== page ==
Emerging market stocks have been roaring this year. That is hardly surprising as the strong rally in stocks here in the U.S. and elsewhere has largely been about optimism. Whether you attribute that to Trump’s election or a more general sense that the prospects for global growth are improving, the fact is that what is driving equity appreciation at these levels is an expectation that we are entering a more inflationary period around the world, and optimistic investors are far more comfortable with risk.
Emerging markets, as one of the riskiest asset classes, has benefitted but that also means that it will be the first place that a change in sentiment will show. That is why traders and investors should keep a close eye on the iShares Emerging Market ETF (EEM) in the coming weeks.
There is one primary reason to believe that that change in sentiment is approaching; the market has begun to ignore bad news. Moody’s downgraded China’s sovereign debt rating this week, a move that would normally produce a negative reaction in emerging market stocks in general given the importance of Chinese growth.
In this possibly over-optimistic environment, however, that news doesn’t register at all on the five-day chart for EEM.
Moody’s announced their downgrade on Wednesday, and as you can see EEM opened flat that morning and gained during the day, before surging overnight. The “bad news” doesn’t register at all. Now it is quite possible that Moody’s are being overcautious, that is their usual MO after all. (Anybody remember the downgrade of US debt a couple of years ago?)
The fact is that their analysis is based on facts and data rather than sentiment, and those things have a way of showing in markets eventually.
The market dynamics driving the rise in emerging market pricing is not all about optimism. It is also a result of central bank policies outside the U.S. Far from making the situation less worrying, however, that is even more cause for concern. The Fed may have begun a process of tightening monetary policy and raising rates but the world’s other two major central banks, the BOJ and the ECB, are still adding liquidity to markets by buying up assets; bonds in the case of the ECB and even equities in the case of the BOJ.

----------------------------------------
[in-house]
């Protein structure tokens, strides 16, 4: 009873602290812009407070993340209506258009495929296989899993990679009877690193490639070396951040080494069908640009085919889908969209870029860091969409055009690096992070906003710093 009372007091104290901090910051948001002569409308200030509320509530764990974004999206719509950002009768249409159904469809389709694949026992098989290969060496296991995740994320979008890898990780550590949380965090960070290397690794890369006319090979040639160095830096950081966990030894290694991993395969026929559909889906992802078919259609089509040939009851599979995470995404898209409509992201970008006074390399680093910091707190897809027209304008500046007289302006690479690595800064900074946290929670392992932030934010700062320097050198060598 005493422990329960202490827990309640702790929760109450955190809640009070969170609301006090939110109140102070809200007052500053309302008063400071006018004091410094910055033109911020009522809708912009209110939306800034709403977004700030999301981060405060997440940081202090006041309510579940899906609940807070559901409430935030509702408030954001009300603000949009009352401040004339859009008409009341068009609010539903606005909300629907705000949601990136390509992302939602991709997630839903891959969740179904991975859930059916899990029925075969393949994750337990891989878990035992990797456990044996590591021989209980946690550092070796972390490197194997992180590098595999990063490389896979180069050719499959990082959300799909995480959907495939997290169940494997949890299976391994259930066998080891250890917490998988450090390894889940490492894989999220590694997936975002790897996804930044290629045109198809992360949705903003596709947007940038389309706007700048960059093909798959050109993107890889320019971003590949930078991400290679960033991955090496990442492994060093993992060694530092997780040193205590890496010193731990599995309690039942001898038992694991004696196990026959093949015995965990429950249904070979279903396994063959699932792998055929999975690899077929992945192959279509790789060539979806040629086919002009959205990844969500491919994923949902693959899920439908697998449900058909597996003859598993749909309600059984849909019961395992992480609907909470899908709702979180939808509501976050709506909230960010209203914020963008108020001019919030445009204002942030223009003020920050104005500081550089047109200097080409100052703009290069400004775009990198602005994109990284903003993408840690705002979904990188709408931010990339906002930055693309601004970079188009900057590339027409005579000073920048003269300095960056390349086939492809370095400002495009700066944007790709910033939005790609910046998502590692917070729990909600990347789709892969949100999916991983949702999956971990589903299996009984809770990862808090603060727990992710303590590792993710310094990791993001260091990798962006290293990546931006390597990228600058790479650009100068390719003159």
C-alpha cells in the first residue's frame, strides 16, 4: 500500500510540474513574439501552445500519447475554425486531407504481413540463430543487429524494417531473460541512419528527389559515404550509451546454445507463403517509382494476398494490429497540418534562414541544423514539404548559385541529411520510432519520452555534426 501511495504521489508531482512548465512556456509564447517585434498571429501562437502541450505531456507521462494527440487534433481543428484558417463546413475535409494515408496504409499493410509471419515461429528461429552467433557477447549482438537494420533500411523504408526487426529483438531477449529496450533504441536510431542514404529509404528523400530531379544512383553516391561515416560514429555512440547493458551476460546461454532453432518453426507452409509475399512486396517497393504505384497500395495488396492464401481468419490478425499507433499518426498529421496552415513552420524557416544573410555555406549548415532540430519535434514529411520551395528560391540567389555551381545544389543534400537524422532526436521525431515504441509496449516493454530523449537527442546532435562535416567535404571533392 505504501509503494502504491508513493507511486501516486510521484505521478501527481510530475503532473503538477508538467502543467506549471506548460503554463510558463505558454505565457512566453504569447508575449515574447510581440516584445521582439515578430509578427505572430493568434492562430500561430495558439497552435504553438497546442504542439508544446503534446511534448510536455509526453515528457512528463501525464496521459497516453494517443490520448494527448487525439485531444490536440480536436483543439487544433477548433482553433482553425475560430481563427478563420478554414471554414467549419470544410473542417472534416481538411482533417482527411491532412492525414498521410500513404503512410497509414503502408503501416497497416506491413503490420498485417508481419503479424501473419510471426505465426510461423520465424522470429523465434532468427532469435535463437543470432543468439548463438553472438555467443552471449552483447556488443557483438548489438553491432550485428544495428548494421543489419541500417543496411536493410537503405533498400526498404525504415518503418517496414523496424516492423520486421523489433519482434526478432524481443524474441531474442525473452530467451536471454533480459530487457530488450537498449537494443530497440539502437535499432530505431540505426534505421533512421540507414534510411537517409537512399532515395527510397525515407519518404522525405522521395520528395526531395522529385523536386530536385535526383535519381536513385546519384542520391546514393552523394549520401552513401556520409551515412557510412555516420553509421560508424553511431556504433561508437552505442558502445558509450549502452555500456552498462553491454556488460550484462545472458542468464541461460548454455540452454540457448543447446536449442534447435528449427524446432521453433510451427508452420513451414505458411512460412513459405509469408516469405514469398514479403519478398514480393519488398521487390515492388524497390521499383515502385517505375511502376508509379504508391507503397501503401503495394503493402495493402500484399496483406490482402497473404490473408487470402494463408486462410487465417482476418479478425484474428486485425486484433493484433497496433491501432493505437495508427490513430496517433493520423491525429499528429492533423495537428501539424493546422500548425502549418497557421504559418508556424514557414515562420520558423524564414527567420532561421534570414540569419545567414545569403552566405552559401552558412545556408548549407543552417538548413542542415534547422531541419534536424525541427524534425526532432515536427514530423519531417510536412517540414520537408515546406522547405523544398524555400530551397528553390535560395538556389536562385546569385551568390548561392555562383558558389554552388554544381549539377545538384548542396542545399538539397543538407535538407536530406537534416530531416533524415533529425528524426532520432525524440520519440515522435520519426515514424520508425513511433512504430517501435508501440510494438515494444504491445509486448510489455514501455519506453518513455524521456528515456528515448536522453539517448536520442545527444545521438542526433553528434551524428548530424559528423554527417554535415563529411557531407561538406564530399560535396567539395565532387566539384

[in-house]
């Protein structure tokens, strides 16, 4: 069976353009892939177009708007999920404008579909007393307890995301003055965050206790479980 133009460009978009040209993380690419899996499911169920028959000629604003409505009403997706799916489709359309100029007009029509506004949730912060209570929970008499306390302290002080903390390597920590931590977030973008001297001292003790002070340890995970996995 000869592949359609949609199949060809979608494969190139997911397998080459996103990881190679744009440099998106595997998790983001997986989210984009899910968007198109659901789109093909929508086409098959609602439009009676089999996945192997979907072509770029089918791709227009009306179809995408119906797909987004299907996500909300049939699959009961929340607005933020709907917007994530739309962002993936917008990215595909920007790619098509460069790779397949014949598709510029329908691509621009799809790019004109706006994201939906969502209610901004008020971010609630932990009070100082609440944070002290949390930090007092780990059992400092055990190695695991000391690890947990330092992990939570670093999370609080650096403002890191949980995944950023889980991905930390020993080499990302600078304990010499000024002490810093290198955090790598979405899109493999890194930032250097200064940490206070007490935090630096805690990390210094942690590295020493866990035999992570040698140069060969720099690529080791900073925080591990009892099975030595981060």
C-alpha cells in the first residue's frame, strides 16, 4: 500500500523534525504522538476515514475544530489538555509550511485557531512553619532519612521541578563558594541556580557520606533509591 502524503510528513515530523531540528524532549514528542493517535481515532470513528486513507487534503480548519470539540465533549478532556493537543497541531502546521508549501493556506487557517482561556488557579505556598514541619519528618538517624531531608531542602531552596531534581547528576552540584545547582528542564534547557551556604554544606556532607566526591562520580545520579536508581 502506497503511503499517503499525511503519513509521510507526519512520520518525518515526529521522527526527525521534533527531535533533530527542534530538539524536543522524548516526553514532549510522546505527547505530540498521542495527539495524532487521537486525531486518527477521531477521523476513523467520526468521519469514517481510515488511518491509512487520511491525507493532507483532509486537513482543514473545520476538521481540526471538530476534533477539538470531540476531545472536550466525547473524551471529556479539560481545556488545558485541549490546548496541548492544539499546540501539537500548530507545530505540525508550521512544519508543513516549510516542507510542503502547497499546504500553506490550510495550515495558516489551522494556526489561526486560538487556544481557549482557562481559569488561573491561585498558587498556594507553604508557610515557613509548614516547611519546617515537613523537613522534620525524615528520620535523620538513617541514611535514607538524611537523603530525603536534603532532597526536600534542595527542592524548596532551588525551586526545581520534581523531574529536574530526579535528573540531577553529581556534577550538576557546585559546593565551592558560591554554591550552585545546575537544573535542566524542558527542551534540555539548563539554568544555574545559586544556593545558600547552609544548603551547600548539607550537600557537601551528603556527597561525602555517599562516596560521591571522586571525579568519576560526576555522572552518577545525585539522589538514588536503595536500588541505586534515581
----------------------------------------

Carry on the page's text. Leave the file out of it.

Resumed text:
In effect, what that does is to hand big wads of cash to finance houses while at the same time reducing the return on fixed income assets and pushing equity valuations higher in their own markets. In the modern global economy that forces those banks and investment companies to look for a return elsewhere, which has been at least in part what has driven U.S. markets to new highs and has also driven emerging market stocks upwards.
That is a distortion of sorts, but makes sense for those investors if there is good reason to believe that growth is coming. When that assumption is called into doubt, however, as should have happened following Wednesday’s note of caution from Moody’s, one would expect a reversal, even if only a temporary one.
But as the chart above shows, buying intensified from Wednesday to Thursday.
In the short term, that level of resilience in a market makes it a good place to be, and the logic of riding the wave of optimism in a volatile market like emerging market equities is obvious, possibly too obvious. The more bad news is ignored, the more crowded the emerging market trade becomes. Squeezing into a crowded trade is never a good idea.
Investors who have ridden the wave this year would therefore be wise to think about getting out before the rush for the exit begins, and others should watch EEM for signs of trouble that could easily spread as sentiment shifts.